By Bev and Phil Haas
I’m starting to think that my spouse and I should avoid talking about money because it only leads to fights. However, we keep hearing that our marriage will improve if we can agree on money issues. So we decided to make getting out of debt our New Year’s resolution. Do you have any suggestions on how we can be successful?
Hear us: now is the best time to get on the same page about money. It will make your marriage stronger and your family’s future more secure. Plus you’ll be putting a stop to money fights before they start!
Men and Women Are Different
The familiar saying, “Men are from Mars and women are from Venus,” may especially hold true when it comes to how couples view money. Bev and I are good examples of this. When it comes to money, I (Phil) tend to be what Dave Ramsey refers to as “the nerd.” I like working numbers and saving for emergencies. To say Bev doesn’t like working numbers is an understatement. She also doesn’t worry about saving for emergencies. Ramsey calls this person “the free spirit.”
A bit of insight into our backgrounds may help. Growing up, Bev’s grandmother worked at a bank in Columbia, Kentucky. “Mama” set up and managed a checking account for Bev up until the time we were married. If Bev wrote a check with insufficient funds, Mama would add the necessary funds to her account. Mama had good intentions, of course, but the outcome was that Bev’s perspective on money was a bit skewed. I, on the other hand, grew up where money was an extremely limited resource and a source of all kinds of conflict. Whereas Bev’s tendency is to give little or no thought to money, mine is to be overly concerned about money.
What is true of us is true of most couples, since opposites tend to attract. Chances are that in your marriage one of you is the nerd and the other is the free spirit. The fact that you are different isn’t the real problem. The problem, according to Ramsey, is “when the nerd neglects the input of the free spirit or when the free spirit avoids participating in the financial dealings altogether.” So starting off this new year, instead of trying to make the other person more like you, acknowledge and accept your differences. Then commit to working together to fulfill your resolution.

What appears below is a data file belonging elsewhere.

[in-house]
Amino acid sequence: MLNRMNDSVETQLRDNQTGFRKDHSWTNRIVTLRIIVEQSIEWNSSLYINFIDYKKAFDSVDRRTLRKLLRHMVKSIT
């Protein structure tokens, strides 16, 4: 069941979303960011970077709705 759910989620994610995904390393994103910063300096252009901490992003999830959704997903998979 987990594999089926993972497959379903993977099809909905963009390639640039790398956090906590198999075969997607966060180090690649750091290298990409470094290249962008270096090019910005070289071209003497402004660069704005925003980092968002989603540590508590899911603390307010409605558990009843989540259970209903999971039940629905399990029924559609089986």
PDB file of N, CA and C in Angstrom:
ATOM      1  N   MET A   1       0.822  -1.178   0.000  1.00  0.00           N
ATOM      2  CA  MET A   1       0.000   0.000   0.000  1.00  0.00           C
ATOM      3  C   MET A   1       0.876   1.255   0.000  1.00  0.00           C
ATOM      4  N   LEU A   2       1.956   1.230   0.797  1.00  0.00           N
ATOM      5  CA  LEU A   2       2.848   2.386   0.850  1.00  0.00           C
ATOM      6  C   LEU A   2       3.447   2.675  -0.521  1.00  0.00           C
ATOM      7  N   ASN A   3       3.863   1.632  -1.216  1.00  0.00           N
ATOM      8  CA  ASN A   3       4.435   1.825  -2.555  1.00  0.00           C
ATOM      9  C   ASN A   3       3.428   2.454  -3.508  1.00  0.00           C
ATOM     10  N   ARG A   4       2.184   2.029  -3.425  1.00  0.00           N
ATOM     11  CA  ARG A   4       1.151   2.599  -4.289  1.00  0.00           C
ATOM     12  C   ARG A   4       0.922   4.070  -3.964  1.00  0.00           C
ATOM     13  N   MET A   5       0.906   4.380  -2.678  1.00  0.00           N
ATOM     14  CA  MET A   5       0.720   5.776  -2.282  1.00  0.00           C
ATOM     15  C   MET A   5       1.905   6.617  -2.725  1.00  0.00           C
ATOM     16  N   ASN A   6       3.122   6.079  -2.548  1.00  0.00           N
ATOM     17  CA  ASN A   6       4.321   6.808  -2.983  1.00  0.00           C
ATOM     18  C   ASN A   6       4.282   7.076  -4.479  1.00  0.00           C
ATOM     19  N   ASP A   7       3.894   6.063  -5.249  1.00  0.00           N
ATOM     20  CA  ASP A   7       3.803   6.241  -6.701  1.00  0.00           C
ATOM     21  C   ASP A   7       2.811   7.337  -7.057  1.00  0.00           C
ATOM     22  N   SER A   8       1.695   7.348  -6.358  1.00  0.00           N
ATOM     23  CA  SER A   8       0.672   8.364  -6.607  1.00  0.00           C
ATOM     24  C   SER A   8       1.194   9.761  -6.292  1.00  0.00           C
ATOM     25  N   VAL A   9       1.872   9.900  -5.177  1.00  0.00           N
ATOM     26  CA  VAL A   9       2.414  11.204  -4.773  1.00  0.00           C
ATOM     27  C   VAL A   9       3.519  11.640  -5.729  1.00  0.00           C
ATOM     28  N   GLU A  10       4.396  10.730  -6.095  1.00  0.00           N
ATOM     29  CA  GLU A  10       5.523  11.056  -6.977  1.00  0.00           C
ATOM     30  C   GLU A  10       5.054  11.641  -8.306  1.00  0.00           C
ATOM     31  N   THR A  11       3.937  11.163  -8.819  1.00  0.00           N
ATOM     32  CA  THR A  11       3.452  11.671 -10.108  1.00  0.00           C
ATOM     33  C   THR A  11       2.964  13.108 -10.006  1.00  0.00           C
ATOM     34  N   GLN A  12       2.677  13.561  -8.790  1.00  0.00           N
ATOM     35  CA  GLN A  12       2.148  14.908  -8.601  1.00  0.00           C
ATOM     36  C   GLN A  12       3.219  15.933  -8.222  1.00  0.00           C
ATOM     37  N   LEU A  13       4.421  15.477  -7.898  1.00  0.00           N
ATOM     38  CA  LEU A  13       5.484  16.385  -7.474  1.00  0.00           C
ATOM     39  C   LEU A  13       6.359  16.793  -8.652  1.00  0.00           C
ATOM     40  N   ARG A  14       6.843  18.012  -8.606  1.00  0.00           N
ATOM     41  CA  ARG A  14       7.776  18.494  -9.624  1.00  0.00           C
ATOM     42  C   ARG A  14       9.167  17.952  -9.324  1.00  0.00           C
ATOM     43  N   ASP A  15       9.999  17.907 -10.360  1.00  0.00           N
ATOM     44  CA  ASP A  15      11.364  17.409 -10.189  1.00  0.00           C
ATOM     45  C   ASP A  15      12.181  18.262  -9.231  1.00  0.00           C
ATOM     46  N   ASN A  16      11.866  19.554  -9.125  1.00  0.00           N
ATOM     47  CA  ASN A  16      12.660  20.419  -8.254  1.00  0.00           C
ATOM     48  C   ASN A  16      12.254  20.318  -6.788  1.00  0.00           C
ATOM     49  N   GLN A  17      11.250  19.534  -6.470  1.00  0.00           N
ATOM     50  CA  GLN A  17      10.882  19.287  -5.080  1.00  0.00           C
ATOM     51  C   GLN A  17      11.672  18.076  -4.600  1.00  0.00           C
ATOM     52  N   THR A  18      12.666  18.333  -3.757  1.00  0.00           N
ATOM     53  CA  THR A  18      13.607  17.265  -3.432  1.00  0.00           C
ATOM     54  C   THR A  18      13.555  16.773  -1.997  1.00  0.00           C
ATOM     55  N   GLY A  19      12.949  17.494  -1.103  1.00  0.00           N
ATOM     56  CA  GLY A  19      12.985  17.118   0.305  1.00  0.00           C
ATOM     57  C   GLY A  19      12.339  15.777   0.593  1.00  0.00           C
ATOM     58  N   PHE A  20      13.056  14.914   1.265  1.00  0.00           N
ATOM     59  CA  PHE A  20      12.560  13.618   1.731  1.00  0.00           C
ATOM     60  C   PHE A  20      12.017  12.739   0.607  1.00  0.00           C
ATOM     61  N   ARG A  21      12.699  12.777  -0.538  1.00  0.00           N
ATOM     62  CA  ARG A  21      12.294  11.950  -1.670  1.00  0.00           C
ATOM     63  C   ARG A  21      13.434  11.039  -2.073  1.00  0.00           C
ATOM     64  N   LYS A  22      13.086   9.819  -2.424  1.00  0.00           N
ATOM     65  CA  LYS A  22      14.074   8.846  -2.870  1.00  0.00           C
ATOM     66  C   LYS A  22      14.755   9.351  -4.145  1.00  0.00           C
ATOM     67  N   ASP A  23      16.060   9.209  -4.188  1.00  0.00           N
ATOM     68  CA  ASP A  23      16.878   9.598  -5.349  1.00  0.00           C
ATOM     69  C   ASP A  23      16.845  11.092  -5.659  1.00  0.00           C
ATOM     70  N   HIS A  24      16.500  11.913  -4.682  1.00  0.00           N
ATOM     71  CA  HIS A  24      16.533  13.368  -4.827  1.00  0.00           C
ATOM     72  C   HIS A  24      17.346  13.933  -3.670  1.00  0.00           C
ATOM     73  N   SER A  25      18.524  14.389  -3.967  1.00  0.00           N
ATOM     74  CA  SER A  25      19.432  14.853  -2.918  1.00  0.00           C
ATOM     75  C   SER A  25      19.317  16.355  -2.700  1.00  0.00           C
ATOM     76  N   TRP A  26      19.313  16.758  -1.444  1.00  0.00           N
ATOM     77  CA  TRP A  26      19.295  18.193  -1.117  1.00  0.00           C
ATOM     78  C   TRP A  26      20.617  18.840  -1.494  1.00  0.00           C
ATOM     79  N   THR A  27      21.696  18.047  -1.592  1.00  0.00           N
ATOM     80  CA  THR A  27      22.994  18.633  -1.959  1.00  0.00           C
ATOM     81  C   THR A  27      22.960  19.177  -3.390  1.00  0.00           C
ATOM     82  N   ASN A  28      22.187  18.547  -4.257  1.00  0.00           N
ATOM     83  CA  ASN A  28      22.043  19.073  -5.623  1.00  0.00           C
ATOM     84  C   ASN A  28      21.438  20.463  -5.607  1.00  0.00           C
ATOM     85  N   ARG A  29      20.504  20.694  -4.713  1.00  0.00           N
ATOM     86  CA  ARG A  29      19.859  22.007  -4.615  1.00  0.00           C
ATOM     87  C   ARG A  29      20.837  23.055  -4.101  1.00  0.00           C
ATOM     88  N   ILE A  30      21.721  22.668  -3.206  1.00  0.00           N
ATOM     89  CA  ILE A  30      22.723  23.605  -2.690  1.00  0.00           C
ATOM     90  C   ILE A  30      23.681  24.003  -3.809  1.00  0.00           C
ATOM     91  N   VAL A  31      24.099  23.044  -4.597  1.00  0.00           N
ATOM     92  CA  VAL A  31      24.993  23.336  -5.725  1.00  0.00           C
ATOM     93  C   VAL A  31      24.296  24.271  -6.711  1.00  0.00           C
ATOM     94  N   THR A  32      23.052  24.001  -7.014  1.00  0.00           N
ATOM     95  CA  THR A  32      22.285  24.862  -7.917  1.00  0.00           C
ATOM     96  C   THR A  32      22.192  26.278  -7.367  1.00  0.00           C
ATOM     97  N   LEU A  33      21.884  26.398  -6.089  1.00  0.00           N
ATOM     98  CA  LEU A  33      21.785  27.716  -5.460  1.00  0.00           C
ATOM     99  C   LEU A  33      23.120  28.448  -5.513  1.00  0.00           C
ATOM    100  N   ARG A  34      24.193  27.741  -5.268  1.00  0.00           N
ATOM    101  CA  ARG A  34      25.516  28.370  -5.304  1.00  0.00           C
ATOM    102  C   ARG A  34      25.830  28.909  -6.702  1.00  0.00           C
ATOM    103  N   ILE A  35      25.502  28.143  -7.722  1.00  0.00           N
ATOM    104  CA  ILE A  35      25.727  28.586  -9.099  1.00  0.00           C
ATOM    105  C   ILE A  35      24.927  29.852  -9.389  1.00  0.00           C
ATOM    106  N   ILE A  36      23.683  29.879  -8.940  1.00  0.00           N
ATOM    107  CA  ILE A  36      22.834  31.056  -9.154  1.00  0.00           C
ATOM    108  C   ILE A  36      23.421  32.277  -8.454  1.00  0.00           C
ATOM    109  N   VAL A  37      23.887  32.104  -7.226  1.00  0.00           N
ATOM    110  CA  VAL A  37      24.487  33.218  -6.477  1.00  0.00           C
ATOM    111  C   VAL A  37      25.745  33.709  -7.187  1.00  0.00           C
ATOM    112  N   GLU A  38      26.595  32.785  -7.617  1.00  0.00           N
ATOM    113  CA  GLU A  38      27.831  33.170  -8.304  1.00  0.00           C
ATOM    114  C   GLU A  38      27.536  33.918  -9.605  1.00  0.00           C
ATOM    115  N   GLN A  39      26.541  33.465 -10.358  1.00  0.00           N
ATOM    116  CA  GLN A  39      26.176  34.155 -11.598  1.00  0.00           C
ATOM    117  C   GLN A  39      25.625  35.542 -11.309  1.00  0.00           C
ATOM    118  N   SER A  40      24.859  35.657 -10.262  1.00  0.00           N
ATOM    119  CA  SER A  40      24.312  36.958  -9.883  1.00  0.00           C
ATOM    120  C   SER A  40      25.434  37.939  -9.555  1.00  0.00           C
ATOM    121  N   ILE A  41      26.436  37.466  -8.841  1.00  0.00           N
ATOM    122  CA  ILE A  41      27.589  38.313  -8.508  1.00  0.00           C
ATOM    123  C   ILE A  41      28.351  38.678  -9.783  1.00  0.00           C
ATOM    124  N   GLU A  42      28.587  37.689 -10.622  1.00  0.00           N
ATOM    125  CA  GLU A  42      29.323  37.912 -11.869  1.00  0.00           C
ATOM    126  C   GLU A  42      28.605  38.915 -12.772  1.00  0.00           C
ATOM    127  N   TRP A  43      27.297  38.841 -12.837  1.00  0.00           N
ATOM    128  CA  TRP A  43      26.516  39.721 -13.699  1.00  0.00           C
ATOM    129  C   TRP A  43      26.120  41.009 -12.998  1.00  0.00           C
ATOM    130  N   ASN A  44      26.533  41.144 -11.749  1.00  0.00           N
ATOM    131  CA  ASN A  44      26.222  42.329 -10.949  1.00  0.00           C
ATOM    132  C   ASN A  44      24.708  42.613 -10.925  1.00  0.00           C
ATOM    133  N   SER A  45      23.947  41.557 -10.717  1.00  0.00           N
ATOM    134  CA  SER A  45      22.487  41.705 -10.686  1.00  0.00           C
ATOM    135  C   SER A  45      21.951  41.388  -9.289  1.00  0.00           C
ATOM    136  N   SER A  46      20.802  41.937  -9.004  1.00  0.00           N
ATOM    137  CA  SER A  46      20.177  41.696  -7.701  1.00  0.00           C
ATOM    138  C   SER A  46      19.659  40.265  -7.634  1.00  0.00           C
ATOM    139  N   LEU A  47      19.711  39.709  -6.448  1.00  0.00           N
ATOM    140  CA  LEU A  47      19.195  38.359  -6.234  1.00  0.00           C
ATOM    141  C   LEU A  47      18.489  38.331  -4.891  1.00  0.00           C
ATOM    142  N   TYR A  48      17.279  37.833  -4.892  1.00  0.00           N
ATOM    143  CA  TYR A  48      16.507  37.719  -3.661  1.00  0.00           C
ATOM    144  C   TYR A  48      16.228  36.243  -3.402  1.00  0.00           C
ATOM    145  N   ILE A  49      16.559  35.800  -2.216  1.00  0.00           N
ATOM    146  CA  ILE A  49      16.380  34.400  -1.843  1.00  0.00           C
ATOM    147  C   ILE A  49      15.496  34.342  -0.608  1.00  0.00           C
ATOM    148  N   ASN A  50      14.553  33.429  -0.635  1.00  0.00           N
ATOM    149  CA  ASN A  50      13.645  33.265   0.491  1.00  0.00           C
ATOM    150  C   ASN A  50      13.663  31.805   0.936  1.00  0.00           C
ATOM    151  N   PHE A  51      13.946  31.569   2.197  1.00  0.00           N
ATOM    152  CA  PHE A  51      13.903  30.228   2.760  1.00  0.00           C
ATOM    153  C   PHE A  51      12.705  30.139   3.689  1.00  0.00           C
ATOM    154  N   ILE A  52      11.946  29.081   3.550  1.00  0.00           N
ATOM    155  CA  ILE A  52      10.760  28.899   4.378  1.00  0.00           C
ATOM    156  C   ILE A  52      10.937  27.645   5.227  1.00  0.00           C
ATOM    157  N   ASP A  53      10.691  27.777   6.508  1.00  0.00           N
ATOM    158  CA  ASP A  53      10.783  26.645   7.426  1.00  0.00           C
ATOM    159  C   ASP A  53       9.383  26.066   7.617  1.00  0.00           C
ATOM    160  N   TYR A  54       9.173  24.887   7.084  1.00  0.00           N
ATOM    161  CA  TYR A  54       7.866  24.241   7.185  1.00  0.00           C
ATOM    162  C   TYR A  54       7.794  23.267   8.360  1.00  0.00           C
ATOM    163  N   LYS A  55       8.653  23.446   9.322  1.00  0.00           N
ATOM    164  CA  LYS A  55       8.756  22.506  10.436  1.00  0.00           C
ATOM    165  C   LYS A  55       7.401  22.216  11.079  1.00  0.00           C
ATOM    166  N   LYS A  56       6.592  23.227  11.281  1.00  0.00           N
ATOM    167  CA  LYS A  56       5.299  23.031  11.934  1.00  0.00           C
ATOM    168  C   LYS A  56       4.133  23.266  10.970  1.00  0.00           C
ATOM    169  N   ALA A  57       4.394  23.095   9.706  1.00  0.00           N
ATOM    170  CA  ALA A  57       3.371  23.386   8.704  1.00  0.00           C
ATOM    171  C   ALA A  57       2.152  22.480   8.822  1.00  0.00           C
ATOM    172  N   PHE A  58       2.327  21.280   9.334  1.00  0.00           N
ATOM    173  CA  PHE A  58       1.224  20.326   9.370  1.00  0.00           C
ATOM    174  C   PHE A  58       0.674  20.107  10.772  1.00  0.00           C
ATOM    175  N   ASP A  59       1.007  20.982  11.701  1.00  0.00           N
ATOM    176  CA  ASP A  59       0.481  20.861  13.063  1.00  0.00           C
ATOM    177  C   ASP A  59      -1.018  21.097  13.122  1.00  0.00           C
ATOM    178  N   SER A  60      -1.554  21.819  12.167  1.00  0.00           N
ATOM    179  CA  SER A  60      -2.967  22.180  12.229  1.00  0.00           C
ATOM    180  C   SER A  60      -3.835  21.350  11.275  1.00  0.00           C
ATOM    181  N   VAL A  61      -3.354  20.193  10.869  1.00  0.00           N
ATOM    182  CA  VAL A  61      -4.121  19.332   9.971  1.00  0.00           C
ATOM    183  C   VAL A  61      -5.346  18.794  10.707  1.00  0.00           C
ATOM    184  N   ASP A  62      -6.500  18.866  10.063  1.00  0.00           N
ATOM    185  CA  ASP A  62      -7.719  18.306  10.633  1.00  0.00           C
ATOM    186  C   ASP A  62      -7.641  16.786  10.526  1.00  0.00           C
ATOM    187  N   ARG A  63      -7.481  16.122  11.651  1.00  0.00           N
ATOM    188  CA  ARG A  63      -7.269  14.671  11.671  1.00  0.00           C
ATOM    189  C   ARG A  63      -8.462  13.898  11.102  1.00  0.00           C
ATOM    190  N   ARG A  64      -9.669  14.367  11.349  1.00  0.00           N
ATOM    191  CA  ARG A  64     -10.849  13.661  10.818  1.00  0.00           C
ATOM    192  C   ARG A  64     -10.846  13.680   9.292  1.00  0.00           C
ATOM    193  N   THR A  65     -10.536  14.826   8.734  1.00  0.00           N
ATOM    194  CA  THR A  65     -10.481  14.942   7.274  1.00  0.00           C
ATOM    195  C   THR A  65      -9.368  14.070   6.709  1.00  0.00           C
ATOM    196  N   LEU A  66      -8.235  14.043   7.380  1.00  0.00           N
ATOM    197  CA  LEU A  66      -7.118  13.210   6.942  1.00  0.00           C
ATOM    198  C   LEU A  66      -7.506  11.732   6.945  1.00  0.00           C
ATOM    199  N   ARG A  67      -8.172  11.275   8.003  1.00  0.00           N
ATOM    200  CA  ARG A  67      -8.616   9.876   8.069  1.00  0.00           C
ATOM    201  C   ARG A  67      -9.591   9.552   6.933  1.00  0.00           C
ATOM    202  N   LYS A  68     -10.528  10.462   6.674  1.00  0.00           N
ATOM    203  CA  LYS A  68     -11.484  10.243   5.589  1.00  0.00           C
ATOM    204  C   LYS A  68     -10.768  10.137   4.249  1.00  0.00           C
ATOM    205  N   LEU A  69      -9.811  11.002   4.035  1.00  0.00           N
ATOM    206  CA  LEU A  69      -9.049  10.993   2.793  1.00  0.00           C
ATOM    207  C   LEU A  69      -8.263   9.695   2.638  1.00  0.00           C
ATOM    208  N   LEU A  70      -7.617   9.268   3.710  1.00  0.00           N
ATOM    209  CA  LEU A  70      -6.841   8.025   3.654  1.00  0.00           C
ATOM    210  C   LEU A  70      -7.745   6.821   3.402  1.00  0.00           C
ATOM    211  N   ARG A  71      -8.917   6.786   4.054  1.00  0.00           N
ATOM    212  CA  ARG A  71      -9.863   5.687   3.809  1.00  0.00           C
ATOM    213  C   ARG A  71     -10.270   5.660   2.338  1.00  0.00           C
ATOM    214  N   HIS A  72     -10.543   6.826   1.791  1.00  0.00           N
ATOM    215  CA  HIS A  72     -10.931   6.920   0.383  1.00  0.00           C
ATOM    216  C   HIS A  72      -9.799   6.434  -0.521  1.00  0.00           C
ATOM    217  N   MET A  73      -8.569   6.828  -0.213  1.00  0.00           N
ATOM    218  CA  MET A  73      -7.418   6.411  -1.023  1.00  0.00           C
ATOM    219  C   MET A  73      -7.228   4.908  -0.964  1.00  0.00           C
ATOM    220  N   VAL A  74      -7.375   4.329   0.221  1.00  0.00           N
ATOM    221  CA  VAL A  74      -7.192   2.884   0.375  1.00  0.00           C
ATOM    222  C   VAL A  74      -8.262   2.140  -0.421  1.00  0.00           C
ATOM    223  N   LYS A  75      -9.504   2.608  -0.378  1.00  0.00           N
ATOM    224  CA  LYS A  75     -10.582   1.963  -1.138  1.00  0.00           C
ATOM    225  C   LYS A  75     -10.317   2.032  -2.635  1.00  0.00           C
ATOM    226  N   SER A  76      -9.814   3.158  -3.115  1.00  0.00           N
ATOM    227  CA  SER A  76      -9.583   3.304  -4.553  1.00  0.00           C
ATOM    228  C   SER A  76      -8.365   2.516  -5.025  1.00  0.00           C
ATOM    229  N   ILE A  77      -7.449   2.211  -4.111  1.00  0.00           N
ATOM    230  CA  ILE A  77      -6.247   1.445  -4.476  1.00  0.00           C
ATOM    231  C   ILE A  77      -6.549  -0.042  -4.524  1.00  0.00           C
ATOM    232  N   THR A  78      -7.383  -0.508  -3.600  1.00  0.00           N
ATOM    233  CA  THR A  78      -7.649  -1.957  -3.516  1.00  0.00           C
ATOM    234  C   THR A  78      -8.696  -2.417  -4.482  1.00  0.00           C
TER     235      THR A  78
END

to Becoming Debt Free
Working together begins with transparency about your differences and your debt. Lay out honestly and openly exactly how much debt you owe. Bring an attitude that says, “We’re in this together!” Once we made a commitment to pay off our debt, Bev and I followed Ramsey’s Seven Baby Steps, which he has taught to millions via books, Financial Peace University, live events, and online. Very simply, his steps include: (1) setting aside $1,000 in an emergency fund, (2) paying off all debt starting with the smallest, (3) putting three to six months of expenses in savings, (4) investing 15 percent of income in Roth IRAs and pre-tax retirement plans, (5) funding college for your kids, (6) paying off your home early, and (7) building wealth and being generous. To read more, go to www.daveramsey.com/new/baby-steps.
Schedule an evening where you turn off the television, put the kids to bed early, and eliminate every possible distraction. Then discuss your family priorities together. Focus first on setting aside $1,000 cash as an emergency fund. Then begin aggressively getting rid of all your debt (except the house). List your debts in order with the smallest payoff or balance first. The point is simply this: You need some quick wins in order to stay pumped up about getting out of debt. Paying off debt is not always about math. It’s about motivation. When you start knocking off the easier debts, you will see results and you will stay motivated to continue.
Congratulations on your decision to make 2014 the year you take control of your family finances instead of letting money control you. And may you experience Romans 13:8 which says, “Let love be your only debt!” (Contemporary English
Send your questions about family life to Phil and Bev Haas in care of The Lookout, 8805 Governor’s Hill Drive, Suite 400, Cincinnati, OH 45249, firstname.lastname@example.org. We regret that personal replies are not always possible. Phil and Bev Haas are involved in education and family ministry in Cincinnati, Ohio. They are the parents of two children and they have two grandsons.